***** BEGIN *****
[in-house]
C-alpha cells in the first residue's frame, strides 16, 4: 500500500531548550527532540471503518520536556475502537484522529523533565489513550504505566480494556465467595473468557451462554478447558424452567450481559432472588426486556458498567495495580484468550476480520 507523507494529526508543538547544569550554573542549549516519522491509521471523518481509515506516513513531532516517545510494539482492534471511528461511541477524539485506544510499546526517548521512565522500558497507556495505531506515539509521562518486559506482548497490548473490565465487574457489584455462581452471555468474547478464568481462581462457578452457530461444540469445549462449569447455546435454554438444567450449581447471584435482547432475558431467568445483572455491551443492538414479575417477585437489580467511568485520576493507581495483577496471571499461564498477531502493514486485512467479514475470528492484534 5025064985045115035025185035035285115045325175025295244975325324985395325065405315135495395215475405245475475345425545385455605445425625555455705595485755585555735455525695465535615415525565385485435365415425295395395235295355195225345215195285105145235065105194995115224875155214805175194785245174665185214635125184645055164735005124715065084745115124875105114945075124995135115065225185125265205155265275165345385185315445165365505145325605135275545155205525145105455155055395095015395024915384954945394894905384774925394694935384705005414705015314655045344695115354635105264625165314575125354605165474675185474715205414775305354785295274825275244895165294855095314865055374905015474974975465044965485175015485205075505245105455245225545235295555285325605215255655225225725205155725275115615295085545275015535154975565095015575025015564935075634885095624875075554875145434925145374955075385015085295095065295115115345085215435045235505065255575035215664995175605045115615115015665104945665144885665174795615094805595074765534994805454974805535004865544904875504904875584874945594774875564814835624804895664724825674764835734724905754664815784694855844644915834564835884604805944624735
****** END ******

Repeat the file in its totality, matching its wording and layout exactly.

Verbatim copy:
[in-house]
C-alpha cells in the first residue's frame, strides 16, 4: 500500500531548550527532540471503518520536556475502537484522529523533565489513550504505566480494556465467595473468557451462554478447558424452567450481559432472588426486556458498567495495580484468550476480520 507523507494529526508543538547544569550554573542549549516519522491509521471523518481509515506516513513531532516517545510494539482492534471511528461511541477524539485506544510499546526517548521512565522500558497507556495505531506515539509521562518486559506482548497490548473490565465487574457489584455462581452471555468474547478464568481462581462457578452457530461444540469445549462449569447455546435454554438444567450449581447471584435482547432475558431467568445483572455491551443492538414479575417477585437489580467511568485520576493507581495483577496471571499461564498477531502493514486485512467479514475470528492484534 5025064985045115035025185035035285115045325175025295244975325324985395325065405315135495395215475405245475475345425545385455605445425625555455705595485755585555735455525695465535615415525565385485435365415425295395395235295355195225345215195285105145235065105194995115224875155214805175194785245174665185214635125184645055164735005124715065084745115124875105114945075124995135115065225185125265205155265275165345385185315445165365505145325605135275545155205525145105455155055395095015395024915384954945394894905384774925394694935384705005414705015314655045344695115354635105264625165314575125354605165474675185474715205414775305354785295274825275244895165294855095314865055374905015474974975465044965485175015485205075505245105455245225545235295555285325605215255655225225725205155725275115615295085545275015535154975565095015575025015564935075634885095624875075554875145434925145374955075385015085295095065295115115345085215435045235505065255575035215664995175605045115615115015665104945665144885665174795615094805595074765534994805454974805535004865544904875504904875584874945594774875564814835624804895664724825674764835734724905754664815784694855844644915834564835884604805944624735